Sunday, April 12, 2009

get rid of the hymnals, and the Bibles too, while you're at it

I was recently listening to a church service led by an evangelical preacher who was busy preaching reliance on the Bible as the ultimate source of truth. Of course, such a reliance on Scripture is a key tenet, even a qualification of evangelicalism, and I have sat through countless sermons and classes in which this tenet has been driven home.

This time, while listening to the entire service, I was dumbfounded by the absence of Scripture. The songs made reference to Scriptural truths and solid theology. The pastor even alluded to some passages as proof-texts, but nowhere was there any extended (beyond a partial verse) dissemination of Biblical text.

As I have stated before elsewhere, my belief is that an act cannot be worshipful unless it is a response to God's self-revelation, which to us is given through Scripture. If this is true, how can there be an act of corporate worship when the community of believers has received none of God's self-revelation to which they can respond? I was reminded of a project I undertook in a graduate theology class. The assignment was to attend worship services at three different venues. My services of choice were an evangelical Christian service, a mainline Lutheran service, and a Catholic service. I remember writing at the time about the lack of actual Biblical text in the evangelical service while the other two, non-evangelical services made liberal (pardon the word choice) use of Scripture, including extended Old Testament, New Testament, and Gospel readings.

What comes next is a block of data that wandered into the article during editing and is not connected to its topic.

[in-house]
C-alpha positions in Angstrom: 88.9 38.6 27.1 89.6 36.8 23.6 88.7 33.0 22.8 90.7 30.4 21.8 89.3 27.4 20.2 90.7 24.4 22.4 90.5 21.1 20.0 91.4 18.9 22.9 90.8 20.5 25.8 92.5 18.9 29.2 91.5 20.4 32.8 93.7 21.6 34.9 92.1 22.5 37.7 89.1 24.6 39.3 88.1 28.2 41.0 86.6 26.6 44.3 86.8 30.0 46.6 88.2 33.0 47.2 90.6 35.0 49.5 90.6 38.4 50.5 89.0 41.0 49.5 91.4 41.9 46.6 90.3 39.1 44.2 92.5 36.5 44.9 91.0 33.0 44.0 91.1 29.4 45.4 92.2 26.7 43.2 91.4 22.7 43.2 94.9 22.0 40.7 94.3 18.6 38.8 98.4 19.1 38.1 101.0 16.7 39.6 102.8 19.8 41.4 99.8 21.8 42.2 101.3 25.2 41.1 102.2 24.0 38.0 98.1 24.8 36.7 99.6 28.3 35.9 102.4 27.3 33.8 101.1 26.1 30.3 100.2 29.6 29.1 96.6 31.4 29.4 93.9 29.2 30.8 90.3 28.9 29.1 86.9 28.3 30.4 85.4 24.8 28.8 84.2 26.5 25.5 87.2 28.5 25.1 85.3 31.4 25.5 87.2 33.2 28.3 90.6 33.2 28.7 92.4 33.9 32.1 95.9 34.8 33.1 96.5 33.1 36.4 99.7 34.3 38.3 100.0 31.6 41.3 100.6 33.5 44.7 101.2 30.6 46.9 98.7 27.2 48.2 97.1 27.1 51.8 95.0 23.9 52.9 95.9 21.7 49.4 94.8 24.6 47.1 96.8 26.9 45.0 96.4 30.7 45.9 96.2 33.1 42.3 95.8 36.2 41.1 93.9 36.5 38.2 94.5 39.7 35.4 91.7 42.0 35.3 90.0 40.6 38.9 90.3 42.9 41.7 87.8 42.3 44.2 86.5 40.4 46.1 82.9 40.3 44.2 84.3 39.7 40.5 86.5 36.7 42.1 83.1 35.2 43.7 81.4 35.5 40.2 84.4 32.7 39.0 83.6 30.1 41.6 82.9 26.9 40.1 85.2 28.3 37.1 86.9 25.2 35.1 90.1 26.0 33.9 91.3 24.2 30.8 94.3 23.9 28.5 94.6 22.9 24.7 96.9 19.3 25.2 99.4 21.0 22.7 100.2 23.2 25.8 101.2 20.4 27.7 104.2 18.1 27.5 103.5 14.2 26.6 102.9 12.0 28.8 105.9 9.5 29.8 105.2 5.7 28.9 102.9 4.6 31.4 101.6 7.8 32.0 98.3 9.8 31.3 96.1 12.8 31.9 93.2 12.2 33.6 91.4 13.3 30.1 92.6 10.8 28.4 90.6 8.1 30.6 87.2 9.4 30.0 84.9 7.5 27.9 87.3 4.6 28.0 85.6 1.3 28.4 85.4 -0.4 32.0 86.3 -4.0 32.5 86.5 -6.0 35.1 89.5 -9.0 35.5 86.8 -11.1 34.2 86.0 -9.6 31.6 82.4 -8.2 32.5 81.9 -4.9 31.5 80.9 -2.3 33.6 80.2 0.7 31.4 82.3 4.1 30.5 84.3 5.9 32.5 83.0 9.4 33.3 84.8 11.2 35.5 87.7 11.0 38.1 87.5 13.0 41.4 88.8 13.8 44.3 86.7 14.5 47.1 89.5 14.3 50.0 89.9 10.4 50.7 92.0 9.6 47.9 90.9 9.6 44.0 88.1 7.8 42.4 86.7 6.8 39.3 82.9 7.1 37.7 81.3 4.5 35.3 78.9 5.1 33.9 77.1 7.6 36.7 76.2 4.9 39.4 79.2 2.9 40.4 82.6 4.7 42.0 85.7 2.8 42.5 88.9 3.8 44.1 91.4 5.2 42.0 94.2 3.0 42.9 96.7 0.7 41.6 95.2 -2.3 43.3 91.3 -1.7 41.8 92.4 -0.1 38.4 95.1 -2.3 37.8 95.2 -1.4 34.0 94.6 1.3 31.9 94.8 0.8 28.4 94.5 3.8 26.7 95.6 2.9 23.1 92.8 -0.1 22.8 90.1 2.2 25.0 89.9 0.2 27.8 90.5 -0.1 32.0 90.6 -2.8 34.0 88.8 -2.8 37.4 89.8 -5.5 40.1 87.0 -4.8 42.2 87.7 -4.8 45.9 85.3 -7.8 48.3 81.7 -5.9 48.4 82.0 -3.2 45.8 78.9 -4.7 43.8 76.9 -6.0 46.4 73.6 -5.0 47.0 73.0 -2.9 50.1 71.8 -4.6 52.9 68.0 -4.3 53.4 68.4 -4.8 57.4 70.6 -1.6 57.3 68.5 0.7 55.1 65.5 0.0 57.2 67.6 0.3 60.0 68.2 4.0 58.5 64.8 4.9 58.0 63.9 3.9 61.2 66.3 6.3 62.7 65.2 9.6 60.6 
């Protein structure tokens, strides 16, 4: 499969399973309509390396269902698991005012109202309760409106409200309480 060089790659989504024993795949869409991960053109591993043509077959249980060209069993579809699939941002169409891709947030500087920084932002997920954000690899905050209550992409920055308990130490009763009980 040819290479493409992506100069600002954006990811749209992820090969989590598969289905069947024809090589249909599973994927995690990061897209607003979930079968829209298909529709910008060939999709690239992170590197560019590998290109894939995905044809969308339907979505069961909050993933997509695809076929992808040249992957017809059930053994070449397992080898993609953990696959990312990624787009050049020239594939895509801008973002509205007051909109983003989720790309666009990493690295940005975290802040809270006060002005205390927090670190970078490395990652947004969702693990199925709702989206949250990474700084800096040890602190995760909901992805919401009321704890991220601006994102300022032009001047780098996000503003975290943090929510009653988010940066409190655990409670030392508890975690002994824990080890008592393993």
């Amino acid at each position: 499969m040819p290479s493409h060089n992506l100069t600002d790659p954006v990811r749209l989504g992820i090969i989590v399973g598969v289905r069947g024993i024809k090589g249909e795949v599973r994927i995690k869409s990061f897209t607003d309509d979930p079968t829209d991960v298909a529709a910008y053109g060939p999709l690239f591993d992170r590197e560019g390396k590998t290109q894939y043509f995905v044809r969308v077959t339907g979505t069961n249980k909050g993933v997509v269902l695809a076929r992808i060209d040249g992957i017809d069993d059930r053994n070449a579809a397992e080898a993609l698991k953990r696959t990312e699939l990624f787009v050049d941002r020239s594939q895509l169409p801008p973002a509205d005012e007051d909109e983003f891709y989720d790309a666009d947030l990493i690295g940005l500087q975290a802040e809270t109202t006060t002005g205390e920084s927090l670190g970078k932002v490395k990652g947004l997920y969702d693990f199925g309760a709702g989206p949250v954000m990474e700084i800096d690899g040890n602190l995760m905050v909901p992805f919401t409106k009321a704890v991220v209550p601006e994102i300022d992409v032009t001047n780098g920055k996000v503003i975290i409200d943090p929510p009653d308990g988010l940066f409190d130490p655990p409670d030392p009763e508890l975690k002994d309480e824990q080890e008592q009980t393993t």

How ironic. Throughout my entire evangelical upbringing, which weekly included two Sunday services and one on Wednesday, I only remember a handful of times when extended Biblical readings were given, and the ones that stick in my memory were used in a novel, even jovial manner, usually regarding the evangelical disconnect with Old Testament law. There was certainly extended singing (though not always an extensive program of songs). There was often drama. Even church announcements were loquaciously given. No - pith was seemingly only employed when it was time to open God's inspired and infallible Word.

Now, an absence of Scripture reading does not mean worship did not occur on an individual level, but corporate worship is something different; it is a ceremonial time for the body of Christ to be corporately present. Let's not forget such a basic element.


No comments: